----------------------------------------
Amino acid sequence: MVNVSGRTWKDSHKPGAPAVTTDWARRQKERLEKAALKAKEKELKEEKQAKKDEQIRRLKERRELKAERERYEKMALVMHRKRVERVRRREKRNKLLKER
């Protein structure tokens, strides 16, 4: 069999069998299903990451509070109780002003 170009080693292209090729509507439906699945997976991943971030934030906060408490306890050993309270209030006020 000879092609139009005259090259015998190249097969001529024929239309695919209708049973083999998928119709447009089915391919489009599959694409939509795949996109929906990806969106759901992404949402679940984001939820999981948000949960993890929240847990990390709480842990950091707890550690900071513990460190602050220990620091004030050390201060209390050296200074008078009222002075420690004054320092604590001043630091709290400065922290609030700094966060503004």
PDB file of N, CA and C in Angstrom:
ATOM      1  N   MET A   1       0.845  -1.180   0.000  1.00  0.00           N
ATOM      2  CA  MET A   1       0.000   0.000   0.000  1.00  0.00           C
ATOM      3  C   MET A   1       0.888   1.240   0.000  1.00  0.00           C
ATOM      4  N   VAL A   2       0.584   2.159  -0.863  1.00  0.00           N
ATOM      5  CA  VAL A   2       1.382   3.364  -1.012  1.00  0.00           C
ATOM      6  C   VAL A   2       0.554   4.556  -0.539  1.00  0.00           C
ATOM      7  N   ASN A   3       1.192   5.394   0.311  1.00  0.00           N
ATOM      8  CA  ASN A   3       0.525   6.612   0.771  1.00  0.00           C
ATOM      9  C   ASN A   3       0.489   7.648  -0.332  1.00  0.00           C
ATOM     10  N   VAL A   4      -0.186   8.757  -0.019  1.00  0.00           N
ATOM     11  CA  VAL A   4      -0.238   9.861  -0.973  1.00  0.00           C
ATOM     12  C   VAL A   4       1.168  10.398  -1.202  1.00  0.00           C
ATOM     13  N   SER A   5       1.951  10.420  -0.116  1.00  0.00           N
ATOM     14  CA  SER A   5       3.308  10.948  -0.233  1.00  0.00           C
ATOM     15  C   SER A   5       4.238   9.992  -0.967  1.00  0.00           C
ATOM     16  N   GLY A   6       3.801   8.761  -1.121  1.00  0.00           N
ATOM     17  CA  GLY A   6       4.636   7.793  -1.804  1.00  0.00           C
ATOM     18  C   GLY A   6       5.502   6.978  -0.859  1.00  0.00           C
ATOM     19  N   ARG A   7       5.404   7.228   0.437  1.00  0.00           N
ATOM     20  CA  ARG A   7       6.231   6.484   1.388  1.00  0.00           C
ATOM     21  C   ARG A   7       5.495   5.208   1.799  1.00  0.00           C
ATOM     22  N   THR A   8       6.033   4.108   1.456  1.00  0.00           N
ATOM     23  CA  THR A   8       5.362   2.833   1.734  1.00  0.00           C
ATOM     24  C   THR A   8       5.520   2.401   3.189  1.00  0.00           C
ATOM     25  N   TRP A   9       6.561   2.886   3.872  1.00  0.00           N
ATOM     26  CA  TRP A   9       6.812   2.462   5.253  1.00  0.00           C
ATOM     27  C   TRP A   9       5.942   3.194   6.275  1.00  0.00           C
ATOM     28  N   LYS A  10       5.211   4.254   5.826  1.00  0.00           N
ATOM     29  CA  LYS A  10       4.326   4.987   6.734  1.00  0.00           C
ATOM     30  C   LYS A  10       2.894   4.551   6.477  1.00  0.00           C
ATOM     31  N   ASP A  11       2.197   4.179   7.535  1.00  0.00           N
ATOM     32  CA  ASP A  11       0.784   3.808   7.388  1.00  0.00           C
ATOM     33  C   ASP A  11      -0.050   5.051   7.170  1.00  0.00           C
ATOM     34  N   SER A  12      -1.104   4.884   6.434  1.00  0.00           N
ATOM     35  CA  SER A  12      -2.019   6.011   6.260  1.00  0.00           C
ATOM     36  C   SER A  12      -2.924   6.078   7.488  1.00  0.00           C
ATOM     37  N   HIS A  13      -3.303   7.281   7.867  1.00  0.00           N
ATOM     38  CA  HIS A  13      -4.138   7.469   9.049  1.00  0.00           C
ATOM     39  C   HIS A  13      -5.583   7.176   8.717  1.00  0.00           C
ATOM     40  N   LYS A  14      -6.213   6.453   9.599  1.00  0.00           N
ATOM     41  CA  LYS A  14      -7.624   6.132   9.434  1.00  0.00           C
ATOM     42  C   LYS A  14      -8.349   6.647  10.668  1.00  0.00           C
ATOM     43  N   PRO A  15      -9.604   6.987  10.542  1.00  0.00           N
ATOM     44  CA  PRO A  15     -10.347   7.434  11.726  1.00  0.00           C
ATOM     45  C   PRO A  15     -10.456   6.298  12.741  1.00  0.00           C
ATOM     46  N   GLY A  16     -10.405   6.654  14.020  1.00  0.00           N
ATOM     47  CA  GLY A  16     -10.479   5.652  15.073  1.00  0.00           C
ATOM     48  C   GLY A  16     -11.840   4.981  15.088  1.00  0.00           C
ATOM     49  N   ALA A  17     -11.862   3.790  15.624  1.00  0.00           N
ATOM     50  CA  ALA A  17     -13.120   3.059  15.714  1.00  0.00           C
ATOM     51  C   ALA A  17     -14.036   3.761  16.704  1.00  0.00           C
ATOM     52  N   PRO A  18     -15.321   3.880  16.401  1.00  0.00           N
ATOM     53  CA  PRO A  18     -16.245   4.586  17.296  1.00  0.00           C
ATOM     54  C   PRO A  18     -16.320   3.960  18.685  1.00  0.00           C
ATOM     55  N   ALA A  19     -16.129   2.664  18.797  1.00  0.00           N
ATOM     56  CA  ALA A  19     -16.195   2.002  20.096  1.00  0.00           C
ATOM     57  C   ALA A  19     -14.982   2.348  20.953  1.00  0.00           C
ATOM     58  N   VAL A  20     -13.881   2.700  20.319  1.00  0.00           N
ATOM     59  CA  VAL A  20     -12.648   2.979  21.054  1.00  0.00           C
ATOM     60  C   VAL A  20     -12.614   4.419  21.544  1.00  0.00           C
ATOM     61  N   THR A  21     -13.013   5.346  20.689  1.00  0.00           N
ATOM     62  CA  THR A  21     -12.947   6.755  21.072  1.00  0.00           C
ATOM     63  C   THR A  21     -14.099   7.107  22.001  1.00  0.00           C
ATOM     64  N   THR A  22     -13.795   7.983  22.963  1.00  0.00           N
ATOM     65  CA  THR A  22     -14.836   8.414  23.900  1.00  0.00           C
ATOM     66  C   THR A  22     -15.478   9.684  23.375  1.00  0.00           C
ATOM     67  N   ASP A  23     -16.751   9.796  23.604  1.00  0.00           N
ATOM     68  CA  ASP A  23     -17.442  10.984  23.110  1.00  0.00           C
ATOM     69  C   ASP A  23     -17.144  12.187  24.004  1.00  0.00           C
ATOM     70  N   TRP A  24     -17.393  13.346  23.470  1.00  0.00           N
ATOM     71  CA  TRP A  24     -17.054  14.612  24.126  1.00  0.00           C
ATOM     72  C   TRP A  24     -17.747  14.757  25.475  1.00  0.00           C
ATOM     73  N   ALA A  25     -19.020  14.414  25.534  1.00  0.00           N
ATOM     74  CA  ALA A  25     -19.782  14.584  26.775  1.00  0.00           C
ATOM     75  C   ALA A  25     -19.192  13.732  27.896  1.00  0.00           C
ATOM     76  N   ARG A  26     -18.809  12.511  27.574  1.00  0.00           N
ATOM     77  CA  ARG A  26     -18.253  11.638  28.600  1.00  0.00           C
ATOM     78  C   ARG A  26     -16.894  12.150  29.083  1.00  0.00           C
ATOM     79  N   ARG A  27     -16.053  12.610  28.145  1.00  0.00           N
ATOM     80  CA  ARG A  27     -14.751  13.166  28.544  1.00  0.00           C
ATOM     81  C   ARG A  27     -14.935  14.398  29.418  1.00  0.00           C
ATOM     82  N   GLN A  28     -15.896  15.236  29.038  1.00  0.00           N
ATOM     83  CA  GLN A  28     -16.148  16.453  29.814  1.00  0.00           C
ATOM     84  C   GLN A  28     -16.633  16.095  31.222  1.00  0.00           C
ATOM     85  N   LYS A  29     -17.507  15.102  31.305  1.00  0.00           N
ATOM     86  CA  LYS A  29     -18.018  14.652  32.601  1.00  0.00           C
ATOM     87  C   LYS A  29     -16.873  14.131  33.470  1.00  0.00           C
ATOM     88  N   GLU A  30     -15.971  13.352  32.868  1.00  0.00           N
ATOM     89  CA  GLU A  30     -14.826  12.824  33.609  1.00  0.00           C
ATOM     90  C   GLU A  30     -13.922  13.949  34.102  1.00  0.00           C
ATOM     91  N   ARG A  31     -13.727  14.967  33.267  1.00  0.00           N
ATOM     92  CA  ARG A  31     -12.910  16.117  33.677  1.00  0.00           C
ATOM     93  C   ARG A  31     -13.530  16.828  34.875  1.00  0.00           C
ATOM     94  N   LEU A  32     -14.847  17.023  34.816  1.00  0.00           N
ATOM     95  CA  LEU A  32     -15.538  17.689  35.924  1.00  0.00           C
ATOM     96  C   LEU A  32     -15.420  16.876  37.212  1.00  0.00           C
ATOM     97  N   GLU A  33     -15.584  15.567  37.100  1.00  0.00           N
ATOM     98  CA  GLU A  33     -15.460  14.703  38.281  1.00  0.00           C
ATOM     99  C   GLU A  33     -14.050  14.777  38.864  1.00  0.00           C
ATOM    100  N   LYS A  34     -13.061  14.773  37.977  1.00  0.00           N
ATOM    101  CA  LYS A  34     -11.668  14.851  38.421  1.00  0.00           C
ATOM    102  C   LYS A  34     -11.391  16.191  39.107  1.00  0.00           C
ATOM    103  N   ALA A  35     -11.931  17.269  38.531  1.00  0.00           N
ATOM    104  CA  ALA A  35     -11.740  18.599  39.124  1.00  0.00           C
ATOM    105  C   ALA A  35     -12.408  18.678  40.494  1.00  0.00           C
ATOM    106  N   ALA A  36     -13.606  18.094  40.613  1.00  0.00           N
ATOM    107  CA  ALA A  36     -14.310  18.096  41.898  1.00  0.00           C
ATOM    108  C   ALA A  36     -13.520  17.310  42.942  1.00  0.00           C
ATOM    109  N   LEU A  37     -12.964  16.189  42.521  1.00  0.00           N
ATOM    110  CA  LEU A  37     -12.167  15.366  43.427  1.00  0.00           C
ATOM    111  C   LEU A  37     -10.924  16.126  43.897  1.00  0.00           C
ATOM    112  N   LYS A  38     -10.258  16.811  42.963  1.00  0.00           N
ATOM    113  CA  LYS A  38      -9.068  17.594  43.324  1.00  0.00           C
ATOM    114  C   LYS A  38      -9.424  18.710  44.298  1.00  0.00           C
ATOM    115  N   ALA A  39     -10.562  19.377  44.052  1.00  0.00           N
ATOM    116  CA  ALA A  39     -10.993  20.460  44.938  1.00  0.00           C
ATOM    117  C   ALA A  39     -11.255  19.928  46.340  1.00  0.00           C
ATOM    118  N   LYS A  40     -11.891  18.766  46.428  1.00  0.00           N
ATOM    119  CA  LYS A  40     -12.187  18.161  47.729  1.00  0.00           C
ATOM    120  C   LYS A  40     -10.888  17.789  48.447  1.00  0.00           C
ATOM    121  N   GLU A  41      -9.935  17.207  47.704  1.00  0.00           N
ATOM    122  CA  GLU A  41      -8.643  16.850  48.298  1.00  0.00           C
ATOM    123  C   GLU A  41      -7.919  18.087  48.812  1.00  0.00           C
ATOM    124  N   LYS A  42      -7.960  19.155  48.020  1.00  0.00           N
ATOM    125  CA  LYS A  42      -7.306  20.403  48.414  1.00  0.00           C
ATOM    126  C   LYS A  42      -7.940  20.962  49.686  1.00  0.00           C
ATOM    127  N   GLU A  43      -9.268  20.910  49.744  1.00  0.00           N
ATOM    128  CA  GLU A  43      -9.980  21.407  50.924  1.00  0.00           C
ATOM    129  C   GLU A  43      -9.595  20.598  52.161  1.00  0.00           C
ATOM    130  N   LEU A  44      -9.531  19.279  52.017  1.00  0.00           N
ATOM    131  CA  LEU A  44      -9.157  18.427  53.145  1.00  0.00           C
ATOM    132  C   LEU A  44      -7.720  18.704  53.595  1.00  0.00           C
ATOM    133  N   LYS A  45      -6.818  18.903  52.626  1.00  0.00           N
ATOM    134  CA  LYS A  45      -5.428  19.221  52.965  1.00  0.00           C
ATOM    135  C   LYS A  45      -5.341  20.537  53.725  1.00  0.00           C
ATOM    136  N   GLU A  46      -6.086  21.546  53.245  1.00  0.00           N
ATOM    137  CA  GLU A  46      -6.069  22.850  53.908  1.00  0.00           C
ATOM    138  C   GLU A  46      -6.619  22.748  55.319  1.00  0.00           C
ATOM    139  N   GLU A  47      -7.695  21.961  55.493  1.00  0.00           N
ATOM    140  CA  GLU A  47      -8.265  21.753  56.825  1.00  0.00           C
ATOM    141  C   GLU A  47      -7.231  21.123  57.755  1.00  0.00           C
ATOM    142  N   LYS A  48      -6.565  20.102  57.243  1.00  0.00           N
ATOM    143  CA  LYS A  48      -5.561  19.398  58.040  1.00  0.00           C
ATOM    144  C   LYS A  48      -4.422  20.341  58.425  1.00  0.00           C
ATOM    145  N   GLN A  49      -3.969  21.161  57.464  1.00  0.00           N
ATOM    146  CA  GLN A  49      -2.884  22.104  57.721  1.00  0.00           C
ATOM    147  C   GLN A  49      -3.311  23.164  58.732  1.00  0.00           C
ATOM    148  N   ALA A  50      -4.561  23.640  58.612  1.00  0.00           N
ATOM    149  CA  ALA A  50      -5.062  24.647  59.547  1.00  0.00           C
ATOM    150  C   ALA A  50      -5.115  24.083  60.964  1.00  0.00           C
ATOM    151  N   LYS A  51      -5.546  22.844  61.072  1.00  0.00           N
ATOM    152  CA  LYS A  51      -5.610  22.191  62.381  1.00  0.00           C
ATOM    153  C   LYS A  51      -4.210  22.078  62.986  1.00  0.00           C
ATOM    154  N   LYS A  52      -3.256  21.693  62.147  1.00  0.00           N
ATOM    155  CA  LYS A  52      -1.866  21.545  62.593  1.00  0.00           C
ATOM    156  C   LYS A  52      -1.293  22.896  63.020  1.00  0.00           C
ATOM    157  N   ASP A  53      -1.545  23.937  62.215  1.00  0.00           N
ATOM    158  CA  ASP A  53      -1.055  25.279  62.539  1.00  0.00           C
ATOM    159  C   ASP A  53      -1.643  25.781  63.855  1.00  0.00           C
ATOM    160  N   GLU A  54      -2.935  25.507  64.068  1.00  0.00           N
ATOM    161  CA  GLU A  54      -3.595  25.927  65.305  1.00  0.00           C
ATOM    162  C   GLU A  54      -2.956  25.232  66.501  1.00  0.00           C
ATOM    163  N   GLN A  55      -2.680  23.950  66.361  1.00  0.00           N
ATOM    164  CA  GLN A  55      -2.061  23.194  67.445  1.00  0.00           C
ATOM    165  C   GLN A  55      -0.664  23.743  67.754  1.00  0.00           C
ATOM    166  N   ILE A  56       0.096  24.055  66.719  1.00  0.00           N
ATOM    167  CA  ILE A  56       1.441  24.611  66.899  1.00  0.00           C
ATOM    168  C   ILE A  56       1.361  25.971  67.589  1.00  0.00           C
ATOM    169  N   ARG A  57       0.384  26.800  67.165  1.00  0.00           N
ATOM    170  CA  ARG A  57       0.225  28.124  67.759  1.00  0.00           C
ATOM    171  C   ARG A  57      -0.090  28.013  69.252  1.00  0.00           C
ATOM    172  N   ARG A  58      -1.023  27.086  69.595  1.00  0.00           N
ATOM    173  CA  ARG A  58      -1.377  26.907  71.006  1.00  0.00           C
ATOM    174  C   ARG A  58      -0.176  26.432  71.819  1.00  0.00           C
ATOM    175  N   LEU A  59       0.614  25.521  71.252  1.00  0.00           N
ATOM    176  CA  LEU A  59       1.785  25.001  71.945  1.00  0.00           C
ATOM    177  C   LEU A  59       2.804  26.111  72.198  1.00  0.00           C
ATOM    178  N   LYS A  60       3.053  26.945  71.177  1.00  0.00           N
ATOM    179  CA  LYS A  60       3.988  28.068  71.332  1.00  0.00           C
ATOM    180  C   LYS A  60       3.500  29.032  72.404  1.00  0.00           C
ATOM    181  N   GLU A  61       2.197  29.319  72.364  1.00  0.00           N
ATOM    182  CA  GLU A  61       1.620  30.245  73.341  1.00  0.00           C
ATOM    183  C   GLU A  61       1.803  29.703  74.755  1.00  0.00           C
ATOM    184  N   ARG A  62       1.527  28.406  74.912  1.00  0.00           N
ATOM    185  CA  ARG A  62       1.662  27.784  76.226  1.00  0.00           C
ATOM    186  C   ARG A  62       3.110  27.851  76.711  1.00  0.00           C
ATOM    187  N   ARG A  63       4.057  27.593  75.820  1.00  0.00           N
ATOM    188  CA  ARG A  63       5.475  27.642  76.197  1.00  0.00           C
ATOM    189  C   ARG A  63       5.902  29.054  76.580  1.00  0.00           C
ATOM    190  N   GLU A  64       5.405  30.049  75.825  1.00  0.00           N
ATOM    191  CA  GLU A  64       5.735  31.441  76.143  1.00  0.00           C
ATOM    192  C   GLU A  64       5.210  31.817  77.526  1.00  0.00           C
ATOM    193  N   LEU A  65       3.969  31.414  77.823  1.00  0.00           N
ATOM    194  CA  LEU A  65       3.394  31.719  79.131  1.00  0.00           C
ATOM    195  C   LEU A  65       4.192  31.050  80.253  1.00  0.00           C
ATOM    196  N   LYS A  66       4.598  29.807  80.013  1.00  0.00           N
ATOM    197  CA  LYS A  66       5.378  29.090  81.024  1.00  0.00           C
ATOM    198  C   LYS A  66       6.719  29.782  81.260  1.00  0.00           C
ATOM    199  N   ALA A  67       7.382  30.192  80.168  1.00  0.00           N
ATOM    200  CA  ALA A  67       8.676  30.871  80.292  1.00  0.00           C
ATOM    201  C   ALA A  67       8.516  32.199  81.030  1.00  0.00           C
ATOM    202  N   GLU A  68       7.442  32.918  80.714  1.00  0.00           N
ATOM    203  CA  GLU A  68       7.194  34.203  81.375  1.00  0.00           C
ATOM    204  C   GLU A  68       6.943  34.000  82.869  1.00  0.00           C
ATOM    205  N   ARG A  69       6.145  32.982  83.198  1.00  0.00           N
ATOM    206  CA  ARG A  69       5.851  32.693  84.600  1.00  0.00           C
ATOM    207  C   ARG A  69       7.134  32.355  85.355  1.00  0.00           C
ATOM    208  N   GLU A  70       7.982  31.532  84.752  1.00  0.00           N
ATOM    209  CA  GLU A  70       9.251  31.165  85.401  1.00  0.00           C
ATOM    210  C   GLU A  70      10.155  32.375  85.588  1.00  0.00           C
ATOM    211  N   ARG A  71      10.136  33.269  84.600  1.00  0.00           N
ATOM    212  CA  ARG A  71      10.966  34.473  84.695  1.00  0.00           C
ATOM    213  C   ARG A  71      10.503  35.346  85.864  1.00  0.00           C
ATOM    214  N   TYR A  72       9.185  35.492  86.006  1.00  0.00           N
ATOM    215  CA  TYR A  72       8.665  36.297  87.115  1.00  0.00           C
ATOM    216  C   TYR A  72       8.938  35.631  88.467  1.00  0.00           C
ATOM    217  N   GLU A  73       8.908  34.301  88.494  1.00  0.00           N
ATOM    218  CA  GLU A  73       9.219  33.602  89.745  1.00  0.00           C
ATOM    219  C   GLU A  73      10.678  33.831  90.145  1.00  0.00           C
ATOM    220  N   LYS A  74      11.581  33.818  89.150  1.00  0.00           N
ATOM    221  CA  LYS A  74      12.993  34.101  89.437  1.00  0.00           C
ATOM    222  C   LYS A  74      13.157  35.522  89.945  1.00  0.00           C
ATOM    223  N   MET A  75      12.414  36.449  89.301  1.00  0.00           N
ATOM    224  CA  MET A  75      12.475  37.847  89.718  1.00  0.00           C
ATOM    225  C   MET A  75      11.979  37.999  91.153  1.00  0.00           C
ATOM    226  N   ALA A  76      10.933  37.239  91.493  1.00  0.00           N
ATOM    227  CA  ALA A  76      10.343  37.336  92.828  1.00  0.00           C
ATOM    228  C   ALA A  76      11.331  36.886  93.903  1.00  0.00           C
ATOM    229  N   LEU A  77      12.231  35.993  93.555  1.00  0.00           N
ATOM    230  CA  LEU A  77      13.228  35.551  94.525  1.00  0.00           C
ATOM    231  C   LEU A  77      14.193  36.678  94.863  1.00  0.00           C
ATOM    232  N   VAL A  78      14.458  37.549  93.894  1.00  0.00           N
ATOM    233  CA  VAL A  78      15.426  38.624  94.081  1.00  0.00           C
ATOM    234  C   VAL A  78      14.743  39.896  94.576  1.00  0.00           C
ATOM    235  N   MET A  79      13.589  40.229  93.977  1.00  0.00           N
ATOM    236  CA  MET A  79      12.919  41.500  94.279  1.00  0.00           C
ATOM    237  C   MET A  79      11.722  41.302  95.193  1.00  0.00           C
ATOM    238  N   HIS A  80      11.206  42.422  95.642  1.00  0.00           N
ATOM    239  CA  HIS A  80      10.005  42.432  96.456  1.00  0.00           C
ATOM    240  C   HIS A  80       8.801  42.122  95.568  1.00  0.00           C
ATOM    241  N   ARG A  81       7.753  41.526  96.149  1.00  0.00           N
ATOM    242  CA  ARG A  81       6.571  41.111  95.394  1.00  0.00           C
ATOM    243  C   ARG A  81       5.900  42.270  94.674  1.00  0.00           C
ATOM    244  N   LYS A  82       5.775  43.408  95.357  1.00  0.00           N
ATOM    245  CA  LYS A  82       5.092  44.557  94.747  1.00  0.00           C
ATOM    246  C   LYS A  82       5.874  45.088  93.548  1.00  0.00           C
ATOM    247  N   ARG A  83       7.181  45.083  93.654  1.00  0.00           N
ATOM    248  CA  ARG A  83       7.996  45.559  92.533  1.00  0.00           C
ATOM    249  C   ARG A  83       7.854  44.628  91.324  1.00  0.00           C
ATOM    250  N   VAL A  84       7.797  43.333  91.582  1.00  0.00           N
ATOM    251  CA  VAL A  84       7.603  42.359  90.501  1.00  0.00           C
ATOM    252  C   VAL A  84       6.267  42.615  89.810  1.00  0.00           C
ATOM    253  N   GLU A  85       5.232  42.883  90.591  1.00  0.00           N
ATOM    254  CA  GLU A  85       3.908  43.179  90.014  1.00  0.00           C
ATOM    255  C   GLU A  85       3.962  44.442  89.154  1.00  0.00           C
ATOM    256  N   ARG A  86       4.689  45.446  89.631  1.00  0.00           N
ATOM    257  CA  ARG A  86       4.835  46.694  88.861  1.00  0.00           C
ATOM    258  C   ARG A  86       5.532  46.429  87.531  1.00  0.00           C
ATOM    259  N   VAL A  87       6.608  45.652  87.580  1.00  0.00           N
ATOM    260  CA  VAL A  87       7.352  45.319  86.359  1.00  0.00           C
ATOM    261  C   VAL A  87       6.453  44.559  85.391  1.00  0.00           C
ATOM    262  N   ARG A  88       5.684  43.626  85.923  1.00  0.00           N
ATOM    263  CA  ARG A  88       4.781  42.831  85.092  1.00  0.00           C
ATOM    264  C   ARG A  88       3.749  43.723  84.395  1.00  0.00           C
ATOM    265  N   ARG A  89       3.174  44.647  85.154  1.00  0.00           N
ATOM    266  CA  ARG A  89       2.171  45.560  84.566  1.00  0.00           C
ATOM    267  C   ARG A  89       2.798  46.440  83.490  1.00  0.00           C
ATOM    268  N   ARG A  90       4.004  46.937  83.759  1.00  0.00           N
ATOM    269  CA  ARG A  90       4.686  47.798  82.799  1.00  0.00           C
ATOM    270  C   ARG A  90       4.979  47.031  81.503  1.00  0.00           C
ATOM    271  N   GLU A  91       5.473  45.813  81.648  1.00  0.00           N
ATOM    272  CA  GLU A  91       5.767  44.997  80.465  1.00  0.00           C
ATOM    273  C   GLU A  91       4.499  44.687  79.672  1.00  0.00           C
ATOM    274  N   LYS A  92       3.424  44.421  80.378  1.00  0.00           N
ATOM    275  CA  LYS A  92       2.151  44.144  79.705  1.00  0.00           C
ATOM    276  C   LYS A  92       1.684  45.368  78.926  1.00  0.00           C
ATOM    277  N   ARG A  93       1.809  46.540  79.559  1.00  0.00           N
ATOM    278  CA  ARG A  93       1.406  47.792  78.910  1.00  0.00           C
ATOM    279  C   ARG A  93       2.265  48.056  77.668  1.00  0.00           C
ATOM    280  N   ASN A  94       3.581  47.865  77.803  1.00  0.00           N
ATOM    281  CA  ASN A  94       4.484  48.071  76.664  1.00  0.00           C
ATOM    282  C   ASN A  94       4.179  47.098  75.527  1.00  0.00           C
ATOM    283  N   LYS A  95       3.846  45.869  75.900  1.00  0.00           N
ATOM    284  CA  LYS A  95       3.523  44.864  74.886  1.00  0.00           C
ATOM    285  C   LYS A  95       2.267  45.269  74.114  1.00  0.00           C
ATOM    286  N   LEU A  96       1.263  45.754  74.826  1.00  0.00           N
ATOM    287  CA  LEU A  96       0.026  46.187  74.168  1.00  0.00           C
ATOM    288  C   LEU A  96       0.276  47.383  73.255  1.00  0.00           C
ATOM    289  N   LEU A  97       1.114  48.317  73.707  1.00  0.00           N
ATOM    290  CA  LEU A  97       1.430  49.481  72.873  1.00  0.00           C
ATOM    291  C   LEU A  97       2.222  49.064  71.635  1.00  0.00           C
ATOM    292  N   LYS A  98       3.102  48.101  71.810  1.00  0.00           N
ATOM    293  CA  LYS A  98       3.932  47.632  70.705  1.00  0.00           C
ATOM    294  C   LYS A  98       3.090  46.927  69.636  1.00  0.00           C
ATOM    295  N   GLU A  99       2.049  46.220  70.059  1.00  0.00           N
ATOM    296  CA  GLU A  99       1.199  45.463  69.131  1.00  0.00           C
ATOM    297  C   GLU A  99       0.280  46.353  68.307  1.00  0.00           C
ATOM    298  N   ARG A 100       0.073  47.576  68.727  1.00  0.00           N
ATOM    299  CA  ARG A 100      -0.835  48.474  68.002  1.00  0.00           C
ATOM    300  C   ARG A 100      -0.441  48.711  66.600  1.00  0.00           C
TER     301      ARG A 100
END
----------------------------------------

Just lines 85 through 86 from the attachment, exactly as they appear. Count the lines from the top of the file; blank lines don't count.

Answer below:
ATOM     82  N   GLN A  28     -15.896  15.236  29.038  1.00  0.00           N
ATOM     83  CA  GLN A  28     -16.148  16.453  29.814  1.00  0.00           C